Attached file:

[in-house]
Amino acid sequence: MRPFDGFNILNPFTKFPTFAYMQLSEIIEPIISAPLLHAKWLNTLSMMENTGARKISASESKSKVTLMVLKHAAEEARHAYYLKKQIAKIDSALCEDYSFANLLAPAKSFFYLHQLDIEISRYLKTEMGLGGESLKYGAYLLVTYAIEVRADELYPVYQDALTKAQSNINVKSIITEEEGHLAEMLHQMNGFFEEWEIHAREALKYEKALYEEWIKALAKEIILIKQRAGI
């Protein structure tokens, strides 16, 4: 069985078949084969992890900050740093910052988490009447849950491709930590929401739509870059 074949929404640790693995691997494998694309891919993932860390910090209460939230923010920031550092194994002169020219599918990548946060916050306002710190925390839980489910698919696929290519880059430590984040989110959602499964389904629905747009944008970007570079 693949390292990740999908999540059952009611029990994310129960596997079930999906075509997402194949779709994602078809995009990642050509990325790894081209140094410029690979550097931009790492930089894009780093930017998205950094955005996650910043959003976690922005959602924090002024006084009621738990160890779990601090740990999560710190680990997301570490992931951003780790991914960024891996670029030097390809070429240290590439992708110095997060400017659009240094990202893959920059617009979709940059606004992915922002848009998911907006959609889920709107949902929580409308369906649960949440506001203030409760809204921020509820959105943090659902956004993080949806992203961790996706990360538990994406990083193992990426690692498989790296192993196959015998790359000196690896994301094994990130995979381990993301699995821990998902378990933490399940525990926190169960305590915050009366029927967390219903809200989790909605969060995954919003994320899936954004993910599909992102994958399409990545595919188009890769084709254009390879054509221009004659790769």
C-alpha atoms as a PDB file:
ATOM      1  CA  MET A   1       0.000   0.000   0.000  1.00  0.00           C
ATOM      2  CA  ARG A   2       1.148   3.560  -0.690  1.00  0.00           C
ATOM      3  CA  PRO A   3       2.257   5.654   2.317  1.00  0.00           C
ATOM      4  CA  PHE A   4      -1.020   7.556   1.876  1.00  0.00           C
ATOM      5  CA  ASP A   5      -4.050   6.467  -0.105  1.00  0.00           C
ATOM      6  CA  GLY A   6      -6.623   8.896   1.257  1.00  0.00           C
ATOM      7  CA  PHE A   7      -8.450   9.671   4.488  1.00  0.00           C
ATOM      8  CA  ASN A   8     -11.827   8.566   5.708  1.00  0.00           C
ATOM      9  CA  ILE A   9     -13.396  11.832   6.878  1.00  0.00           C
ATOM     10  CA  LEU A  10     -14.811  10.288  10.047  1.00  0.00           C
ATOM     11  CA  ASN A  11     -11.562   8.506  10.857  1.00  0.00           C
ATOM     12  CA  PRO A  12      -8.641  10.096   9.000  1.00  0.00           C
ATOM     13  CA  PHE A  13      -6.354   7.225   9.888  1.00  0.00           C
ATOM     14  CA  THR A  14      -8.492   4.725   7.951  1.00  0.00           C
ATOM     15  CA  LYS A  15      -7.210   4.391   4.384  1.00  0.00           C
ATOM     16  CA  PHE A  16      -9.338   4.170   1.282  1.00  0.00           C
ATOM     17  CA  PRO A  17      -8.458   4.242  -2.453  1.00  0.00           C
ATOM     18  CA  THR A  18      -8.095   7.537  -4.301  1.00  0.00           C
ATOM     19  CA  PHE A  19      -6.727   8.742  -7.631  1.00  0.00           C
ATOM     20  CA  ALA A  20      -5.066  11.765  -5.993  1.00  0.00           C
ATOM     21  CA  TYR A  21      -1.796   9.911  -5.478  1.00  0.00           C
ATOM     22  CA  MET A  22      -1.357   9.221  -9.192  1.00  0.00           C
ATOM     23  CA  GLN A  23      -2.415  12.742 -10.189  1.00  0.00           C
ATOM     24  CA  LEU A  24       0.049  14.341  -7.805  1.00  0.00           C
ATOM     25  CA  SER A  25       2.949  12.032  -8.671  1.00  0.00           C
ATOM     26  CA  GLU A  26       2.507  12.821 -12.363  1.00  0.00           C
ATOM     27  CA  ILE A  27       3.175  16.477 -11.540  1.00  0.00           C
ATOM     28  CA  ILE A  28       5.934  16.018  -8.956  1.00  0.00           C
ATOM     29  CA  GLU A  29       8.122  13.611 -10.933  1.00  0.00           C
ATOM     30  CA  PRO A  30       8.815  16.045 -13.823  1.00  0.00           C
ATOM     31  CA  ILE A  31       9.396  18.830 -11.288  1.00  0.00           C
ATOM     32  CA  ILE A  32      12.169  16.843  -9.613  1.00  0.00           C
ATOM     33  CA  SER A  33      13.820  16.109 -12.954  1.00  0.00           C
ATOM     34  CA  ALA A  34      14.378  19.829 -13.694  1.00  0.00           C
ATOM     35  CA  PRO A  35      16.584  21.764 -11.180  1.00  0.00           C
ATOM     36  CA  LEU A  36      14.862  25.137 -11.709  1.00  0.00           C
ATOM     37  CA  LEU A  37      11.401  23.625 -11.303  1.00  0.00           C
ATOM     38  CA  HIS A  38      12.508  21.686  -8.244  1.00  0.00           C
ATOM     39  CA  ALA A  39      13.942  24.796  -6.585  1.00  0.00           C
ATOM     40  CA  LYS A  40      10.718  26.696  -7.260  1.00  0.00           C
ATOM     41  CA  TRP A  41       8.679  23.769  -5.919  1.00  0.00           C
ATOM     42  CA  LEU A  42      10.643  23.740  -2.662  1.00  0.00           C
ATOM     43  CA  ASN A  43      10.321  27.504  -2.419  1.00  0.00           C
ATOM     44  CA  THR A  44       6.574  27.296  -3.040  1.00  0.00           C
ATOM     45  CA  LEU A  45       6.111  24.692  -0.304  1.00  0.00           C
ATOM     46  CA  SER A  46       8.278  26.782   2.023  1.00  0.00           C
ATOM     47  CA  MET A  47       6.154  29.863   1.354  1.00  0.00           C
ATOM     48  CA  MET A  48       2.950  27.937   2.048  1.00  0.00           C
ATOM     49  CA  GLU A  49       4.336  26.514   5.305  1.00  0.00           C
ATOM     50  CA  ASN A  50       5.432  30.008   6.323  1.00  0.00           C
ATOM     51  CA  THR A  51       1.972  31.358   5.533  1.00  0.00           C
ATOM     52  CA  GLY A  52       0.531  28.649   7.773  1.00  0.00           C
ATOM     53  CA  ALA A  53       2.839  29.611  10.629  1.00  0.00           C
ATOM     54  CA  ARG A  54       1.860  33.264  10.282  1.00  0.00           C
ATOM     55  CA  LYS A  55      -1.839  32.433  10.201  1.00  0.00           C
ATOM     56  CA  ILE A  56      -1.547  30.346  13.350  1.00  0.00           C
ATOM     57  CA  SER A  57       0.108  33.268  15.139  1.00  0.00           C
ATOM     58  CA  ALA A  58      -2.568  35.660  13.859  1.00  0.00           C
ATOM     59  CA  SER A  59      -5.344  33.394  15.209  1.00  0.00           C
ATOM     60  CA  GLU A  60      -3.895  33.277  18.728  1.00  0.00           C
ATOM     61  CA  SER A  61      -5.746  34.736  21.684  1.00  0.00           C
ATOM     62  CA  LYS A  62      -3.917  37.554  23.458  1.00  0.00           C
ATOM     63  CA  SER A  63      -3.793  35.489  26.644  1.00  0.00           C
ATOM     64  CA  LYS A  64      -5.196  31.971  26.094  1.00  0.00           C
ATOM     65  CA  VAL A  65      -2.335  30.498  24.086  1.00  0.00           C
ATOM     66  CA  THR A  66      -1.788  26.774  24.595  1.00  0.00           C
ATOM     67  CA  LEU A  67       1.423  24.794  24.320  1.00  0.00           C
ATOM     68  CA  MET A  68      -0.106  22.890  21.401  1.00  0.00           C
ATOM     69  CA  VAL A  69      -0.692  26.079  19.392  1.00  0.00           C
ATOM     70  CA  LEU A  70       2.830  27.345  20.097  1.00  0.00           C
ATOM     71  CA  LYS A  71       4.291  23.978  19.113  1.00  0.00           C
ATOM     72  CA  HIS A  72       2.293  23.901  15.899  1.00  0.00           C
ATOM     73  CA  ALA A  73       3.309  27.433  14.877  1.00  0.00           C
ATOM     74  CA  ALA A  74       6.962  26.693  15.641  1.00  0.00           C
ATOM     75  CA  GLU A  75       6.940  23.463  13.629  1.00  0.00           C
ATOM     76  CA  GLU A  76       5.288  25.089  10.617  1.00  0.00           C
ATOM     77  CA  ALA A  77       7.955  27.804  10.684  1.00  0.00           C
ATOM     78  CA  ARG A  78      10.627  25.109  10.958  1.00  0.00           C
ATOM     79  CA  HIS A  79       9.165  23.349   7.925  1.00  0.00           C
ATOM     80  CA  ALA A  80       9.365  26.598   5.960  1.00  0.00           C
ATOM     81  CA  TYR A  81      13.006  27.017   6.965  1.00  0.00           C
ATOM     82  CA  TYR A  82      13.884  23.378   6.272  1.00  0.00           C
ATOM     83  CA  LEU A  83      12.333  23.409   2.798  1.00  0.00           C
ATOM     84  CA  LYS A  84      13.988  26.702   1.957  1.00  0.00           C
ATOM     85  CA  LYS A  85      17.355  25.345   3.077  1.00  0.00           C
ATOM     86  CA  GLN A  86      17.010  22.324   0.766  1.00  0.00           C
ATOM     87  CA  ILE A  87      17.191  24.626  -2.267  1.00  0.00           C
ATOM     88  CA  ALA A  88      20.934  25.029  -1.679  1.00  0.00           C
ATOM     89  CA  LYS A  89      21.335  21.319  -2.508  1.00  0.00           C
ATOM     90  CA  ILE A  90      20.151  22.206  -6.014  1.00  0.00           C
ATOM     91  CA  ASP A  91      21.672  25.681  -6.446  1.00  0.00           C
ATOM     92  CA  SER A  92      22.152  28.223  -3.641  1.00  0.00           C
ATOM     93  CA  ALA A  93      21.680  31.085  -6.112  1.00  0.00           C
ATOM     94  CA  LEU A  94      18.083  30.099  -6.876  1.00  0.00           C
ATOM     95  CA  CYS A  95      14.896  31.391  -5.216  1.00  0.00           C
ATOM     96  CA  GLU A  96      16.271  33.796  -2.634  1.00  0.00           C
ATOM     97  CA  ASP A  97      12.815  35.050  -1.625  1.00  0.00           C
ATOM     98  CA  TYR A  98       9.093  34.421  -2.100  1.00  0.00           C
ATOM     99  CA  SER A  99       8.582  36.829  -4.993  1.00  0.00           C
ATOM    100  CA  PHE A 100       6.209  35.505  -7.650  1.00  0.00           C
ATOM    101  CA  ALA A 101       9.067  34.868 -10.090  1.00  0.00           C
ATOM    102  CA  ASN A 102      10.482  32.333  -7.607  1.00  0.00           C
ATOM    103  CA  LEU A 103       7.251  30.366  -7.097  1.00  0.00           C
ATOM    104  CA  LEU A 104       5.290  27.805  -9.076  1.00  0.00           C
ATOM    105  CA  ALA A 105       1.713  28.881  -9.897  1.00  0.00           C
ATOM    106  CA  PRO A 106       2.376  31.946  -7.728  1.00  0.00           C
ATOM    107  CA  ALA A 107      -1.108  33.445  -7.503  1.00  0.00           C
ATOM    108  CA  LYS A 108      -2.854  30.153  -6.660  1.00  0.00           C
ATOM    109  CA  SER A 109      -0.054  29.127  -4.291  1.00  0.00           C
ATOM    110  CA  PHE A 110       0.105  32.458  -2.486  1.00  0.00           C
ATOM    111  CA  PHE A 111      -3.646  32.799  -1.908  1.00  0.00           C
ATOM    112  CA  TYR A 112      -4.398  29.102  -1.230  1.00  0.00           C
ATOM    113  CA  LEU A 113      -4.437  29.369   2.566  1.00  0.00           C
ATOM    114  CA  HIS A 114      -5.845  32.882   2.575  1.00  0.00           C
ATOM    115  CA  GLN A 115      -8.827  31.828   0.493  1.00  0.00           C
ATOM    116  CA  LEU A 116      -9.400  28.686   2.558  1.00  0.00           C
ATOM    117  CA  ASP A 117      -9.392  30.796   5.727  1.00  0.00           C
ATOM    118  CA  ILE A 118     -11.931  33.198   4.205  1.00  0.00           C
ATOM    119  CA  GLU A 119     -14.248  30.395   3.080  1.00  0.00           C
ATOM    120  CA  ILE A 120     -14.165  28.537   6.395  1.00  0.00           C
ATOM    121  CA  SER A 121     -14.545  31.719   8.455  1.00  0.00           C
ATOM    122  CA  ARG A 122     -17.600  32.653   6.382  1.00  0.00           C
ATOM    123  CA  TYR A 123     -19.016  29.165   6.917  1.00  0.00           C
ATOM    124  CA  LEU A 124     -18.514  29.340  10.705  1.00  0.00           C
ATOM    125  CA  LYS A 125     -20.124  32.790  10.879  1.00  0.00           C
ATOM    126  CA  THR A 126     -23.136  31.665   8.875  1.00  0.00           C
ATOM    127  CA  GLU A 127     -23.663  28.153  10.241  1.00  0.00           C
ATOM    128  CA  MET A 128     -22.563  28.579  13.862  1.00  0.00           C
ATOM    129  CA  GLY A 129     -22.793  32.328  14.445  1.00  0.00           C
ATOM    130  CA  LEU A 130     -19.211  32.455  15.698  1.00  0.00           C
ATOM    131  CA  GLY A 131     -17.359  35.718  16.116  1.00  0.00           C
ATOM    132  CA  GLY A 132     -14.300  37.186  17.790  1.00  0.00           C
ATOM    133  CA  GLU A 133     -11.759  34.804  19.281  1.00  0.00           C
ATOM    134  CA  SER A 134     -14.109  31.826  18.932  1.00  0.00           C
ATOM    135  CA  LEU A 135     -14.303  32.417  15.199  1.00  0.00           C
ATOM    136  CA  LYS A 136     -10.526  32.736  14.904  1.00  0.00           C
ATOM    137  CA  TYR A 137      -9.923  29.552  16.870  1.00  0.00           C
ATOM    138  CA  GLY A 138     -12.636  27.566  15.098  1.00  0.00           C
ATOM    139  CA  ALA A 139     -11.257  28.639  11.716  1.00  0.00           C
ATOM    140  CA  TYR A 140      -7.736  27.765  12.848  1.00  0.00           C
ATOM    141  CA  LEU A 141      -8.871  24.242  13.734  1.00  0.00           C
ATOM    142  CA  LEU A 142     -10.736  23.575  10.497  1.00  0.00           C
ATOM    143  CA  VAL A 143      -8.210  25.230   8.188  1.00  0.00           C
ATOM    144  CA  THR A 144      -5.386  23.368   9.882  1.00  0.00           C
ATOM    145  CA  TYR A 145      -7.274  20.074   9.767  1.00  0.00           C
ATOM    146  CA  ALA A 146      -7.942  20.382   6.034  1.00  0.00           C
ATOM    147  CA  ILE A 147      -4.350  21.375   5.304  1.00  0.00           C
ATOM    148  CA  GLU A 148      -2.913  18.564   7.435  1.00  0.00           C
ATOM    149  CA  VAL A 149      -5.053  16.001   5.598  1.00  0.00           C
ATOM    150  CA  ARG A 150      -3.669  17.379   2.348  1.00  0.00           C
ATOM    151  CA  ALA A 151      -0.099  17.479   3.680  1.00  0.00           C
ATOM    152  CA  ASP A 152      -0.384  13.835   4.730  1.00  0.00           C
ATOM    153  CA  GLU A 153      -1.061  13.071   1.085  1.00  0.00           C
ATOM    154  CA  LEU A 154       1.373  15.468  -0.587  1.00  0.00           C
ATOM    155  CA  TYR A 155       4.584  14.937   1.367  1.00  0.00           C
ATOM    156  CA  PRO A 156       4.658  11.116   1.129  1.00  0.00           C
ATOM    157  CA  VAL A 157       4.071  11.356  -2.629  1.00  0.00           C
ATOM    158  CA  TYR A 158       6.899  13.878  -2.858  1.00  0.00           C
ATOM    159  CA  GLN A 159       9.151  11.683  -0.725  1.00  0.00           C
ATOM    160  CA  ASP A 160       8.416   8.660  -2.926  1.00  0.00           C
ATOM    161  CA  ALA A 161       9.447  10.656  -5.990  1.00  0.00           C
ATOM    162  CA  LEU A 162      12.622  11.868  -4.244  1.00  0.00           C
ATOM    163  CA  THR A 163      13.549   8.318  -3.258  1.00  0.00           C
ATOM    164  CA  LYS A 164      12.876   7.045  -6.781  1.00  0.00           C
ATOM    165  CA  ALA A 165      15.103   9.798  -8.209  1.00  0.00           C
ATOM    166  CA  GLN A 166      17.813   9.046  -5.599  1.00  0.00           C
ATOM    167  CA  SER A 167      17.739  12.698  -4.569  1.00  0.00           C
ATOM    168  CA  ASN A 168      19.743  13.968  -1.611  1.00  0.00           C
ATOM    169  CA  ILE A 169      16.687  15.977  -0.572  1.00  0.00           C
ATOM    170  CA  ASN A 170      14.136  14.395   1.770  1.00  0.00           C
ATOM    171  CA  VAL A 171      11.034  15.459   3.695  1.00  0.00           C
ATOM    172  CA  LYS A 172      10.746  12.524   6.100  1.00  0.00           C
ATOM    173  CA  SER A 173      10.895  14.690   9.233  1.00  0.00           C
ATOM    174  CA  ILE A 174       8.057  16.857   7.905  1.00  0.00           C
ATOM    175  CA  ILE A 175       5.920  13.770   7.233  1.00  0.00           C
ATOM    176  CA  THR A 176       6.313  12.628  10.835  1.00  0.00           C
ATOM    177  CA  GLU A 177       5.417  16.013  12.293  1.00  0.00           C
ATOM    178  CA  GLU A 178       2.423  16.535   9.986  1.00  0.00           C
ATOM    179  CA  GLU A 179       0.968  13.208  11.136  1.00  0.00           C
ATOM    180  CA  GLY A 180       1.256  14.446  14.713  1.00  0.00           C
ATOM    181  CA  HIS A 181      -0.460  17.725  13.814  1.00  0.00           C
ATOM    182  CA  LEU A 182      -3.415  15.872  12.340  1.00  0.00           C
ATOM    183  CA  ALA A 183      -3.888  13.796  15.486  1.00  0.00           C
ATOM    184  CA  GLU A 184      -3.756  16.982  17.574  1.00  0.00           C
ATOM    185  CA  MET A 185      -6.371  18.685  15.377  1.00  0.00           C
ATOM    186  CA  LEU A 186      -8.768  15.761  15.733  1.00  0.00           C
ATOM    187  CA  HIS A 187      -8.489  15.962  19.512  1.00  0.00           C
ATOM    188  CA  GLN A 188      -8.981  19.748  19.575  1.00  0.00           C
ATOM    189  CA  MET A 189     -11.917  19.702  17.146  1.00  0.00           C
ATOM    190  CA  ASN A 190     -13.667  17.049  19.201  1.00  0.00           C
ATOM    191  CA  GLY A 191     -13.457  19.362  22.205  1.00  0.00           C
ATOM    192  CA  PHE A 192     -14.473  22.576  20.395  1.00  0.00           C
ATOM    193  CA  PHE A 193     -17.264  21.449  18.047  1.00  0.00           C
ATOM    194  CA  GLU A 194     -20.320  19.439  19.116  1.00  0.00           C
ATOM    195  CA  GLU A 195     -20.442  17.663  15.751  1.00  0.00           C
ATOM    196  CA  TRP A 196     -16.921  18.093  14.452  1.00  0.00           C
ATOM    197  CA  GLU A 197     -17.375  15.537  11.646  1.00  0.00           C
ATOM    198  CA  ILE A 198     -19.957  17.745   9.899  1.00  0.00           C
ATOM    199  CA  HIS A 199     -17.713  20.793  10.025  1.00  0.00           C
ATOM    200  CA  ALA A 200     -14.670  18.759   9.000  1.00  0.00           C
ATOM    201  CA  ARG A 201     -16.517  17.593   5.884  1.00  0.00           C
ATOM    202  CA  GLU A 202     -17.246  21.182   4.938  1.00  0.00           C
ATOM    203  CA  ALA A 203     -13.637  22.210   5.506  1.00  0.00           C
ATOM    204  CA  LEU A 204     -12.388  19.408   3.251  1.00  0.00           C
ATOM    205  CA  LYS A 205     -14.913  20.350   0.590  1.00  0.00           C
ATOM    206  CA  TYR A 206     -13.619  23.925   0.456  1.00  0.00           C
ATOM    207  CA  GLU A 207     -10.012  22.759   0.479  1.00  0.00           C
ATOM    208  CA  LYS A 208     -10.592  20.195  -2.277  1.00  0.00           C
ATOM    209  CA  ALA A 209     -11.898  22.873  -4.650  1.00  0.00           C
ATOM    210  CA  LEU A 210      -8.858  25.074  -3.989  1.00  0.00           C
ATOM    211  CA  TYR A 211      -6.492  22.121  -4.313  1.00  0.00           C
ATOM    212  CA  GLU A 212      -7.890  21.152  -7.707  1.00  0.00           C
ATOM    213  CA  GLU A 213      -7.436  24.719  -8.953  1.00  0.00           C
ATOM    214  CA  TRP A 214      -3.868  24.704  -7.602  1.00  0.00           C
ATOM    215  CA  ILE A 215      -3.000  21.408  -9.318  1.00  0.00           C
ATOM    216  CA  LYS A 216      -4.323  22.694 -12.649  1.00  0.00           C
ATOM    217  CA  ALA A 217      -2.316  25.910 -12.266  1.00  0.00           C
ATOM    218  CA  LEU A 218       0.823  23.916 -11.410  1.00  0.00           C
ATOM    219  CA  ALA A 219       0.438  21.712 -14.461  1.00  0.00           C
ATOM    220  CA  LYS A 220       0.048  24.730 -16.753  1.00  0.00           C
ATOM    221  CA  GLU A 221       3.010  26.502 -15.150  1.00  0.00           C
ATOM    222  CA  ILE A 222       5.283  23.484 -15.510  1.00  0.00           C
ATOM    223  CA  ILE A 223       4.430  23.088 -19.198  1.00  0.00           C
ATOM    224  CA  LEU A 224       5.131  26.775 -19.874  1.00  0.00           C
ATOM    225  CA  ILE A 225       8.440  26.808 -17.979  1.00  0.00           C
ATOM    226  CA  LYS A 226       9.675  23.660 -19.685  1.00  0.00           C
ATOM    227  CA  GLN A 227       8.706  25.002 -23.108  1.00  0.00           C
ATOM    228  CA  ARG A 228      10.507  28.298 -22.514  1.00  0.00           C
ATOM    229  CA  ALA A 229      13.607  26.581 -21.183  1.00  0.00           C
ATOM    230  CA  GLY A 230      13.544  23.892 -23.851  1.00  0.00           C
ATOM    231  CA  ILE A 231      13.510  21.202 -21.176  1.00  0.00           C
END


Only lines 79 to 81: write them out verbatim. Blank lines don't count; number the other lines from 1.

ATOM     75  CA  GLU A  75       6.940  23.463  13.629  1.00  0.00           C
ATOM     76  CA  GLU A  76       5.288  25.089  10.617  1.00  0.00           C
ATOM     77  CA  ALA A  77       7.955  27.804  10.684  1.00  0.00           C